Apple Execs Talk AirTag Development Process in New Interview
A number of Apple execs have opened up about AirTags and their development process.
A new report from Fast Company notes that Apple executives Kaiann Drance and Ron Huang spoke to Fast Company’s Michael Grothaus about AirTags, and there were a few interesting tidbits.
One of the things they explained was the AirTag feature called Pairing Lock:
AirTags also have a unique security feature called Pairing Lock, which protects against people who may find your lost item and snatch the AirTag from it to use as their own. Huang likens Pairing Lock to the iPhone’s Activation Lock. “It means that if you lose your AirTag, somebody can’t just pick up your AirTag, re-pair it with their phone, and continue using it,” he says. “This has been really impactful for the iPhone and we think it will be for AirTag as well.”
Another interesting tidbit included the question posed whether AirTags could be used for users’ pets:
When I asked Drance about parents using AirTags to track their small children (such as during an outing at an amusement park) or pets (we know you’re up to something shady, Fluffy) she was quick to stress that the company designed the AirTag to track items, not people or pets. If parents would like to safely track their young children, she suggests an Apple Watch with Family Setup might be a better choice.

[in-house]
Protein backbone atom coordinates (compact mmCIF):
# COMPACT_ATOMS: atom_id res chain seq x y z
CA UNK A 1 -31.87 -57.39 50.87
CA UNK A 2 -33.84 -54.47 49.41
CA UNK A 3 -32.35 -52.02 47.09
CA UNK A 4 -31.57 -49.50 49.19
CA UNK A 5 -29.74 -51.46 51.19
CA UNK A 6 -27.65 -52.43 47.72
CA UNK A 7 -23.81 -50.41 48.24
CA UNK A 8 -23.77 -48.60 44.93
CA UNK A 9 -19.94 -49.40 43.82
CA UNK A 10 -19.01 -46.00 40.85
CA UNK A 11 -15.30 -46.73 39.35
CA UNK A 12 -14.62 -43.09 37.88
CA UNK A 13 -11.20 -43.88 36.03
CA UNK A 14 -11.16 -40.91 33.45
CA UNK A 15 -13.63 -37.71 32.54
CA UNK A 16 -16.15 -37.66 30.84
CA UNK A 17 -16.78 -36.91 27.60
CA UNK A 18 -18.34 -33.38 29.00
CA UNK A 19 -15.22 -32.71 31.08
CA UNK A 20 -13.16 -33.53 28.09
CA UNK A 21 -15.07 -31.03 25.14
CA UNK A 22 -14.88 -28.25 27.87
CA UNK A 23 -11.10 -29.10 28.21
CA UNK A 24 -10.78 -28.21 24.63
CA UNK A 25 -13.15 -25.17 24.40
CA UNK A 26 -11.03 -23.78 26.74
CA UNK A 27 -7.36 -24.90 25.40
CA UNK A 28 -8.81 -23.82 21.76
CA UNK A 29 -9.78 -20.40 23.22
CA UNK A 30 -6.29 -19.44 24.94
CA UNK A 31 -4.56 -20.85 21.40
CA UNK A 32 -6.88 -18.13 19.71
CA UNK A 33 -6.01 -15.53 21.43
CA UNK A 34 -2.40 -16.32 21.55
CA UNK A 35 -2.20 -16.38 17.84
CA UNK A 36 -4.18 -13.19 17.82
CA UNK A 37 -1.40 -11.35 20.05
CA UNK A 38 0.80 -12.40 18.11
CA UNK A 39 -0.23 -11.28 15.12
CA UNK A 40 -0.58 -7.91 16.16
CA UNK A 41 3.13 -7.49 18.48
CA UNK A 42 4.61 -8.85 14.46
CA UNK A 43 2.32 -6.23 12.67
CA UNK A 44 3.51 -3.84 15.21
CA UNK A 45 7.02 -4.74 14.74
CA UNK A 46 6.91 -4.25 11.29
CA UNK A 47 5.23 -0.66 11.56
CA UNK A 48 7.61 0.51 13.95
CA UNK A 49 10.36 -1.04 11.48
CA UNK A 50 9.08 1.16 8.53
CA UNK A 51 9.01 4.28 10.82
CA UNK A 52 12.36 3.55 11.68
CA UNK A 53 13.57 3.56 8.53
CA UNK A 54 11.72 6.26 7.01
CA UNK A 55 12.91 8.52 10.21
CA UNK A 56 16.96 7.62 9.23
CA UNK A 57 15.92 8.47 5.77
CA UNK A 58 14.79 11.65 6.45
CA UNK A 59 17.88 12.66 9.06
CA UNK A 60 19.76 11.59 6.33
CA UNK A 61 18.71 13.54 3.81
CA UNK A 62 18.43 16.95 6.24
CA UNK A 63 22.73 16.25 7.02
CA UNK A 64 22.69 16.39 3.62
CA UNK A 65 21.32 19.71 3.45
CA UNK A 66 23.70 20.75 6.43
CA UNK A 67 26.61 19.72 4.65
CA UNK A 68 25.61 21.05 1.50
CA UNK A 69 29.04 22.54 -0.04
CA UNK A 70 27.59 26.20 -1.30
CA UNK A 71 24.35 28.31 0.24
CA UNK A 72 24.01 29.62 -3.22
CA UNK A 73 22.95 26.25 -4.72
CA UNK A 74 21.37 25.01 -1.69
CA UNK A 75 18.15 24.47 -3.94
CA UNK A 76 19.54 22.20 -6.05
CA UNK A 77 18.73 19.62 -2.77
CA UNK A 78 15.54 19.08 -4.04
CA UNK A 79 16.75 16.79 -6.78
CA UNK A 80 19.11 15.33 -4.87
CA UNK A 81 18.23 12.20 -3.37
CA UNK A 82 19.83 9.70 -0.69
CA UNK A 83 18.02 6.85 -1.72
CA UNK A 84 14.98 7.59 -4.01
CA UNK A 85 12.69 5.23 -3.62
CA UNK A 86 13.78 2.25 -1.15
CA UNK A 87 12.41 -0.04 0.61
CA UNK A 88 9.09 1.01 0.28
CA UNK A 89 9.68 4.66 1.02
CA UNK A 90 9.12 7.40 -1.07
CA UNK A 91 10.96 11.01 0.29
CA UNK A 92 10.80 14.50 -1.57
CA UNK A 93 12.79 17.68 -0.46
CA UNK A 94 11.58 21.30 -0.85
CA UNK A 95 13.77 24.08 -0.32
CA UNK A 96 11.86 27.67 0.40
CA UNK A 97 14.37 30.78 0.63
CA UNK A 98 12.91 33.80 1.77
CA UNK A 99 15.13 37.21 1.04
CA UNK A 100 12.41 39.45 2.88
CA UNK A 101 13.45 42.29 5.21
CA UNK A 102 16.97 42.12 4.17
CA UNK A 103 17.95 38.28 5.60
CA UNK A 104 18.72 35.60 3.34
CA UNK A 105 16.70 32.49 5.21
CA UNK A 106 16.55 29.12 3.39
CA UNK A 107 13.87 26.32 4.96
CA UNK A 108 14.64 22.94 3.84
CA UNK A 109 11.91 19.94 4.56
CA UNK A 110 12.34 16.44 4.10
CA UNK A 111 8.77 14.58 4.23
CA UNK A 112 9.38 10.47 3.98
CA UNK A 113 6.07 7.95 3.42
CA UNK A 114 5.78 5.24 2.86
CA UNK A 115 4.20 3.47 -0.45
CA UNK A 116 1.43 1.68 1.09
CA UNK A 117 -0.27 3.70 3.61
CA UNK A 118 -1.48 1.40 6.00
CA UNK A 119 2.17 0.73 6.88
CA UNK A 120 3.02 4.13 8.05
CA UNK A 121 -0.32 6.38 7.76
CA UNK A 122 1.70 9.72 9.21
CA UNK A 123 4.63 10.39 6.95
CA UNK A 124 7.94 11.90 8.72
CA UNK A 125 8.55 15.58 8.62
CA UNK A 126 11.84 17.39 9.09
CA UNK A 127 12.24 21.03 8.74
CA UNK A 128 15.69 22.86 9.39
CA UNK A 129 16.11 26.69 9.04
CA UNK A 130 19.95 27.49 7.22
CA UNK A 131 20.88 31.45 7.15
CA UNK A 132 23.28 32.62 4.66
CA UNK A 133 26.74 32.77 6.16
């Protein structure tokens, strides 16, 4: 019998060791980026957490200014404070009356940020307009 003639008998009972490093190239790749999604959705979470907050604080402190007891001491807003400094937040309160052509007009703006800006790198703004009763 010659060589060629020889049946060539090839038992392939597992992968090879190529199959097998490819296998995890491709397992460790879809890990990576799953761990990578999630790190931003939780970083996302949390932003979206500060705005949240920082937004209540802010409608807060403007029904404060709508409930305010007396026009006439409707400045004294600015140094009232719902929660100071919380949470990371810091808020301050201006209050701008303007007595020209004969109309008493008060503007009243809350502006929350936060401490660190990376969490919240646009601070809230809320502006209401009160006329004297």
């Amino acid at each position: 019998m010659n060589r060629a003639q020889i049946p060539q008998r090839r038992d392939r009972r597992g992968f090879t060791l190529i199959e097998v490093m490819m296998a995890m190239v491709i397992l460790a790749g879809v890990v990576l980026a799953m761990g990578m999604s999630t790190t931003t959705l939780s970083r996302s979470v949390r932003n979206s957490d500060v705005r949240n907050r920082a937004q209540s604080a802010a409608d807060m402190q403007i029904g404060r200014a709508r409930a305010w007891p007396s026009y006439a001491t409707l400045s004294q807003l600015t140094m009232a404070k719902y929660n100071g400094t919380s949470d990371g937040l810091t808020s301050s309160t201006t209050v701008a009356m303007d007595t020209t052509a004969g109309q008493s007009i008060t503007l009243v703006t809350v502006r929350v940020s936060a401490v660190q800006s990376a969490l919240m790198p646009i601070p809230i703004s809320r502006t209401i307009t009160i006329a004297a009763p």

As for strapping an AirTag to a pet, Drance says, “If people do that, they just have to make sure that their moving pet gets into range of a device in the Find My network” so its location can be tracked.
In regards to lost AirTags, Huang explained that if someone finds on, they won’t be able to pair it with their iPhone. Both execs noted that the AirTags uses Apple’s Find MY network in order to keep the user experience secure and private:
This entire process is end-to-end encrypted so that no one but the owner of the AirTag—not the owners of the crowdsourced devices picking up the AirTag’s location or even Apple itself—ever has access to the AirTag’s current or past location. And the Bluetooth identifiers that AirTags emit are not only randomized but “are rotated many times a day and never reused so that as you travel from place to place with the AirTag, you cannot be re-identified,” Huang says.
Drance and Huang are also keen to note that though almost a billion Apple devices act as a crowdsourced monitoring network that helps keep track of AirTags, the AirTag owner can never see which devices its AirTag’s location is pinging off of or who owns those devices.
Overall, the interview is very interesting and worth the read, and this writer is excited to pick up a few!